Saturday, February 21, 2009

London Guerilla Knitting

Hello World

I look up from my screen and find that it’s spring out there in the world: buds swelling on the cherry tree outside my office window; vivid drifts of crocuses in the parks; people crowding the tables outside cafes. A lovely surprise as I surface from more or less finishing the editing and polishing of Gardens of the Sun. Close and concentrated work that involves cleaning up little glitches in plot and character, checking for consistency in style, making sure that sentences aren’t inside out and that they are properly stressed and that each and every one counts for something, cutting out words repeated too close to each other, and fighting the war against cliche, otherwise known as extinguishing flickering log fires. Unless used for (usually comic) effect, cliches are a sure sign of slack writing. Prose, from Nabokovian elegance to the plain, well-wrought kind that’s sometimes called ‘transparent’ (and I’m a big fan of the latter, of guys like Robert Louis Stevenson and Elmore Leonard) should knock sparks off the reader’s imagination, surprise her, keep her guessing. But cliche-riddled prose is like white noise, or fog. You plod plod plod through it without really registering anything; it’s default fiction with a low level of ideation. Maybe the words are serviceable, but they aren’t apt.

So: revise, revise, revise. Polish, polish. You never really finish a novel - you just let it go. And I’m not quite done with Gardens of the Sun yet - it’s off to the copy editor next, and then it will come back to me, marked up and red-pencilled, and I’ll no doubt be dismayed by all the stuff I missed . . .

Thursday, February 19, 2009

Liquid Water On Mars

Well, maybe. Within a couple of days of each other, reports of two possible evidence for liquid water on the red planet. The first shows blobs on the legs of the Phoenix lander that grew and changed shape and position, just like drops of water. The second suggests that a recently-formed gully that resembles those carved by running water may have been created by brines bursting from a point in the surface. The surface of Mars is colder than the freezing point of water, but high concentrations of chemicals - perchlorates in the case of the droplets on the Phoenix lander; ferric sulphate in the case of the brines that may have formed the gully - could act as anti-freeze and reduce the evaporation rate. So much for Bradbury's crystalline canals - this stuff would be more like the sludge that leaks out of toxic waste dumps.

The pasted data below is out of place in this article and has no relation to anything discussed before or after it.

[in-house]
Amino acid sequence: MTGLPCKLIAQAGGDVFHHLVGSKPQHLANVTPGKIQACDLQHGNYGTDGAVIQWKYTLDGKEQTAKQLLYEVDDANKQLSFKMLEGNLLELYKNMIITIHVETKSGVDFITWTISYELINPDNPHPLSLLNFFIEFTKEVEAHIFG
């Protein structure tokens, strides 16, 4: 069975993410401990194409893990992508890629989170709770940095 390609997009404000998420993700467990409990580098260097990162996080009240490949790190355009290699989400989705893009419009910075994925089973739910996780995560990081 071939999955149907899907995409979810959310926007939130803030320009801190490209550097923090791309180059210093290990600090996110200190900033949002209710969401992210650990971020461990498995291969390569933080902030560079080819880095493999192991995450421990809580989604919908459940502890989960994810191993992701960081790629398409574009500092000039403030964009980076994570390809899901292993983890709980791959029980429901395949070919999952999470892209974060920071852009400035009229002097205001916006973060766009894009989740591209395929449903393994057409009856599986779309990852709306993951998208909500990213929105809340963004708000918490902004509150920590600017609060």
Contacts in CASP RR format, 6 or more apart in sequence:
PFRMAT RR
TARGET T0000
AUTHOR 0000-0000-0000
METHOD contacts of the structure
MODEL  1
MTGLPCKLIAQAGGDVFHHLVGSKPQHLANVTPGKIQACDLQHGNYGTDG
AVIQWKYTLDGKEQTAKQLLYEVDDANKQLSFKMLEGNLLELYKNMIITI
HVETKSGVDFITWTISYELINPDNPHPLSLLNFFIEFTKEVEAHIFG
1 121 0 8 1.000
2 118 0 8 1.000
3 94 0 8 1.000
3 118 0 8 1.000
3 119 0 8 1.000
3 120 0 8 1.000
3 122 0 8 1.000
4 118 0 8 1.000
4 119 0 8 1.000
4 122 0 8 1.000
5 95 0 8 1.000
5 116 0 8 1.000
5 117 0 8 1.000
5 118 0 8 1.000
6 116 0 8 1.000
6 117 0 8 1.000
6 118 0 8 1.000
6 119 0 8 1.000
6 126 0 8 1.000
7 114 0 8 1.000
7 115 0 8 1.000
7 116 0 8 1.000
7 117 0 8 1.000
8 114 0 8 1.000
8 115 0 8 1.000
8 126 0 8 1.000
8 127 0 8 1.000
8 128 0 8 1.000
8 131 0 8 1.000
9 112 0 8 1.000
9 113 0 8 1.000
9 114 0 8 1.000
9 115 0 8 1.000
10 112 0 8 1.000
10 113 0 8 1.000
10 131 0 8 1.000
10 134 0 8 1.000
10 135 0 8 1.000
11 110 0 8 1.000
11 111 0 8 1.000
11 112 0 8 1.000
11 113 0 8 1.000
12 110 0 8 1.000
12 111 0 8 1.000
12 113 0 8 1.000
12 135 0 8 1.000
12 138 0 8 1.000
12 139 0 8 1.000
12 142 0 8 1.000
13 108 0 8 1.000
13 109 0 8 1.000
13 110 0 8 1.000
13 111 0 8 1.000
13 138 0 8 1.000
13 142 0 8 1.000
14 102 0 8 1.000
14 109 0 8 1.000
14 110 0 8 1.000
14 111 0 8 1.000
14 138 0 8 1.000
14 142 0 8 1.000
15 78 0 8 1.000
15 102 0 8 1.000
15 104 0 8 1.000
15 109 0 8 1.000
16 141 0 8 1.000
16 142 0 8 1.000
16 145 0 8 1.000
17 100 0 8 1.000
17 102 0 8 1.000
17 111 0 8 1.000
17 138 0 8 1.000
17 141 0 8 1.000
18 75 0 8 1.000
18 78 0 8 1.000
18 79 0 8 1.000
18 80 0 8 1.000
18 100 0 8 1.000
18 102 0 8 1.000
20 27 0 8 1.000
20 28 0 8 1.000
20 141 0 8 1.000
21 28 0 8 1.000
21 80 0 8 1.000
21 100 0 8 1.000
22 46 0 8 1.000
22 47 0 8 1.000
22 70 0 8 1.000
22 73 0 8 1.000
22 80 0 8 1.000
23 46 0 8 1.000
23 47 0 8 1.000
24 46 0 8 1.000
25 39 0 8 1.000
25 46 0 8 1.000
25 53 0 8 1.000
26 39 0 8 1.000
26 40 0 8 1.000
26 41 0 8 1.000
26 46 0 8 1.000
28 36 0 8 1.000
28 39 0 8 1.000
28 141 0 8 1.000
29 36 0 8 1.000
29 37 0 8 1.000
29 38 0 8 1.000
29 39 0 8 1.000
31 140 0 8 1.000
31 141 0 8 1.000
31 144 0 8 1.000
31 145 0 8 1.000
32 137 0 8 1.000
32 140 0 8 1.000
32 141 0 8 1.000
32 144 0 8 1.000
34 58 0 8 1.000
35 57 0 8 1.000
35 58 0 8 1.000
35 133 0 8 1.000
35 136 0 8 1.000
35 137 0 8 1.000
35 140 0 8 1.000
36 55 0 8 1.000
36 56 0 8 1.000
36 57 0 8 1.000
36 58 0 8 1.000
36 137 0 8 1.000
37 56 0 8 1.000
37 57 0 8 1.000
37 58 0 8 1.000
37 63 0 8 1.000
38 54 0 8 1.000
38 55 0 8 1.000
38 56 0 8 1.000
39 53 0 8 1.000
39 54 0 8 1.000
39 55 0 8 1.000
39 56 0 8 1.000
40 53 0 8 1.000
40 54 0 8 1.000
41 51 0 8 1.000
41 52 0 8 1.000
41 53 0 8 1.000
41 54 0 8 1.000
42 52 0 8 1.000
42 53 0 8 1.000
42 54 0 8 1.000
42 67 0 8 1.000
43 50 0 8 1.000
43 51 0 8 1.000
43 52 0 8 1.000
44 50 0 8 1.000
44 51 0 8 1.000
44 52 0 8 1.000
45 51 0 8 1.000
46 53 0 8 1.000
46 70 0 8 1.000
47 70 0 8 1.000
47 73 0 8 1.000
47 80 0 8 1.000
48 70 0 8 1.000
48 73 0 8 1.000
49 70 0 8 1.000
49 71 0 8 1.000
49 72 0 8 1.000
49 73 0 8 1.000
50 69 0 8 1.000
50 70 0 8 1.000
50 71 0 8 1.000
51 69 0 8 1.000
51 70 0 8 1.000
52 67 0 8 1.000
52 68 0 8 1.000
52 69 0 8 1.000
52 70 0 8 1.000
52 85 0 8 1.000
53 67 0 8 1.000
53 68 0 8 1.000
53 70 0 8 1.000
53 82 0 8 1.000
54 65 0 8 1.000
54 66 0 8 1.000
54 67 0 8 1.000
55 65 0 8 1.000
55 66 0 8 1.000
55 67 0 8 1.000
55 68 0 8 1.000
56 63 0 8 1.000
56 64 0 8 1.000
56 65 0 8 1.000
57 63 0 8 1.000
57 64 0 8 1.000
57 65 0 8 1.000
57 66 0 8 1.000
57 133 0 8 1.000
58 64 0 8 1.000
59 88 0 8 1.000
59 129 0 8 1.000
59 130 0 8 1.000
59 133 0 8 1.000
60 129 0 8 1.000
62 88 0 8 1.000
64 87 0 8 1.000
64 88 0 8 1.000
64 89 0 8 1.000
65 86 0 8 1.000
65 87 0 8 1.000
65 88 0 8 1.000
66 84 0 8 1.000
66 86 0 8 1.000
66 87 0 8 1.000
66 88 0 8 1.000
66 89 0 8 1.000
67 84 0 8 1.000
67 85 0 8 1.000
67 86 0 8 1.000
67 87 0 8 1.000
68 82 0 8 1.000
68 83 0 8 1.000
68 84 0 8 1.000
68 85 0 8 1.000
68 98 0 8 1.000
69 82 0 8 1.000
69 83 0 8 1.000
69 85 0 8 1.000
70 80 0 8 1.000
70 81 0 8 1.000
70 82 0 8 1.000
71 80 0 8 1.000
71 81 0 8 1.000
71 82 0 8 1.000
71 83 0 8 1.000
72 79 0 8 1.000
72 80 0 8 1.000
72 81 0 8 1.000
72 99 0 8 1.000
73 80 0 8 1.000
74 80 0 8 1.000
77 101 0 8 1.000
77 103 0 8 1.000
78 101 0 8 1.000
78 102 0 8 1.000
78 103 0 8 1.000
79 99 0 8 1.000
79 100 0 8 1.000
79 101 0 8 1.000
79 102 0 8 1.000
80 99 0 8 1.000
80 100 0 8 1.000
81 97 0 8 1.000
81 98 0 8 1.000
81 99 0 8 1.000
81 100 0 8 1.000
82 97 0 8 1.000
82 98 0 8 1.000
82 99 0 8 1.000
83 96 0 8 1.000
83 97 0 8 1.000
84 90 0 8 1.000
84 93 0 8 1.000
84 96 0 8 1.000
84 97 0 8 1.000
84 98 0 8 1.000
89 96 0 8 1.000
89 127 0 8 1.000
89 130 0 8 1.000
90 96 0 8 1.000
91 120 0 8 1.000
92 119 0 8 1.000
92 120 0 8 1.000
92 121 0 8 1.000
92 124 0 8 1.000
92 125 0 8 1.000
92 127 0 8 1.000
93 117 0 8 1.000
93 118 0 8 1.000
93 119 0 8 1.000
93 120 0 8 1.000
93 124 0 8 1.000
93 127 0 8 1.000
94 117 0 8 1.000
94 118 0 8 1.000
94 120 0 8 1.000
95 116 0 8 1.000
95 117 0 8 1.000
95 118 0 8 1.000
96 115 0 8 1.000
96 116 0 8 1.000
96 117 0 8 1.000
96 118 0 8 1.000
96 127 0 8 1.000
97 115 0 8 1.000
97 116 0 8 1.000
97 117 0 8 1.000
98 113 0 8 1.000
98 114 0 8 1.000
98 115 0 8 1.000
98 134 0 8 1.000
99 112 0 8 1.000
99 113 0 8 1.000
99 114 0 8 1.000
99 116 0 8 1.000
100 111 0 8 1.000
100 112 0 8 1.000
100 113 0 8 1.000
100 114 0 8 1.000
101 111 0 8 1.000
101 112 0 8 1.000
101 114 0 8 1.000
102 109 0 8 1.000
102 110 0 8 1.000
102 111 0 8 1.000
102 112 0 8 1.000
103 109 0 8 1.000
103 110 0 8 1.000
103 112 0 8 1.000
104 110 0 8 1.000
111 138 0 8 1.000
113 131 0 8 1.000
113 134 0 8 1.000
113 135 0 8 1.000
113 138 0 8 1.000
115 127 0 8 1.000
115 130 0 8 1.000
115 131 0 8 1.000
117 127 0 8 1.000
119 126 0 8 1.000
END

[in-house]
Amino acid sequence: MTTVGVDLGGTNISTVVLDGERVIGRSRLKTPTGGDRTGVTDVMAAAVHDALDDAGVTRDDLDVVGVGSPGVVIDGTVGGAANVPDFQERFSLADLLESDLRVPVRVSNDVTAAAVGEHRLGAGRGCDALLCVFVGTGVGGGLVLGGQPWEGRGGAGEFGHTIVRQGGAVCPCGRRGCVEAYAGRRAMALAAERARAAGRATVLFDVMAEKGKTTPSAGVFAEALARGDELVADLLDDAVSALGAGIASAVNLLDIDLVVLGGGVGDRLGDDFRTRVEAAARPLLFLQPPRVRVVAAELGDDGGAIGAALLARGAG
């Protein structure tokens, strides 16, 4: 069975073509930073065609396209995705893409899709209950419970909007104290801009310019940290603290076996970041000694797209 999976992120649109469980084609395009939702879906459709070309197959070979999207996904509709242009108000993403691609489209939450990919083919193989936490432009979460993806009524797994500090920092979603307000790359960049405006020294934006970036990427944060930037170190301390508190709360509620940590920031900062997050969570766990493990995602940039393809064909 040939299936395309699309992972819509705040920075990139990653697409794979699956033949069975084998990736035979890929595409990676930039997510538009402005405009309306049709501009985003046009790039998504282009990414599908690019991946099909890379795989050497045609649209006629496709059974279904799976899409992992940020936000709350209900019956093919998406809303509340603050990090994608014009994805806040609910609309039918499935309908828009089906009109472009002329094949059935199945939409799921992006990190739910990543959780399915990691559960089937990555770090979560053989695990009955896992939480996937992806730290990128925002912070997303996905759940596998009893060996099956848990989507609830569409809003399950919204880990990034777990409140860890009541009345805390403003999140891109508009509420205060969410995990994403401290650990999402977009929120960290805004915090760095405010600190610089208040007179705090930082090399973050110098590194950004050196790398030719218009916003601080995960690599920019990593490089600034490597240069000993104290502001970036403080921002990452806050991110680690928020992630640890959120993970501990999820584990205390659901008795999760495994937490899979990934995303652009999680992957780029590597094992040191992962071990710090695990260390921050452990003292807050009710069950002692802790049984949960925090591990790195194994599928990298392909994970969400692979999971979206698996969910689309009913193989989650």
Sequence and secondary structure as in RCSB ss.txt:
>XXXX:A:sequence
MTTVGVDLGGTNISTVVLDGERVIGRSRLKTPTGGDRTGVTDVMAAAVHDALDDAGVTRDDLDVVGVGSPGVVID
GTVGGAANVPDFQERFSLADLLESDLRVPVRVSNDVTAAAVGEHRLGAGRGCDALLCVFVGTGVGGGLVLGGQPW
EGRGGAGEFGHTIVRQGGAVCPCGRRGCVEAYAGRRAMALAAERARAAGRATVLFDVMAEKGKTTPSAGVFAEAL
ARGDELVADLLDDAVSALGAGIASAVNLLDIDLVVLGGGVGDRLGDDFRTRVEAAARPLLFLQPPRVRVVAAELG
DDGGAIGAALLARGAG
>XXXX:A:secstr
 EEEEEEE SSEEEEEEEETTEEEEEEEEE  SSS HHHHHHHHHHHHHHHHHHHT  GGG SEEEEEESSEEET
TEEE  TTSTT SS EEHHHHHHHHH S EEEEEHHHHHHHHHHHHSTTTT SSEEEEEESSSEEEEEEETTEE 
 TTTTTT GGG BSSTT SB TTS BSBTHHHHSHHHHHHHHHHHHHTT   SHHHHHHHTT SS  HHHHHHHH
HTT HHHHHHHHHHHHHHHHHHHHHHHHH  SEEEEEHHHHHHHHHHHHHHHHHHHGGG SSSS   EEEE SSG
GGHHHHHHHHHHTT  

Unfortunately, the concentrations of salts necessary to keep water liquid at minus seventy degrees Centigrade would rule out the possibility of life as we know it. "If you tried to put any kind of life-form you can imagine on Earth in a brine solution of that sort, the water would be sucked out of the cells," according to Phoenix mission leader Peter Smith. Yeah, but what about life as we don't (yet) know it?

Meanwhile, the Dawn probe has just swung past Mars on its way to the asteroid Vesta, boosting its velocity and fractionally slowing the planet.
"The flyby will cause Mars to slow in its orbit enough that after one year, its position will be off by about the width of an atom. If you add that up, it will take about 180 million years for Mars to be out of position by one inch (2.5 cm)," Rayman said. "We appreciate Mars making that sacrifice so Dawn can conduct its exciting mission of discovery in the asteroid belt."
The things we humans can do.

Tuesday, February 17, 2009

Shameless Fun

Make your own here (via Posthuman Blues).

Free Matter

My introduction to the US edition of Ian McDonald's Cyberabad Days has been posted over on the Pyr blog. And I've posted a short biographical essay on my web site - it was originally published in Postscripts 15. Share and enjoy.
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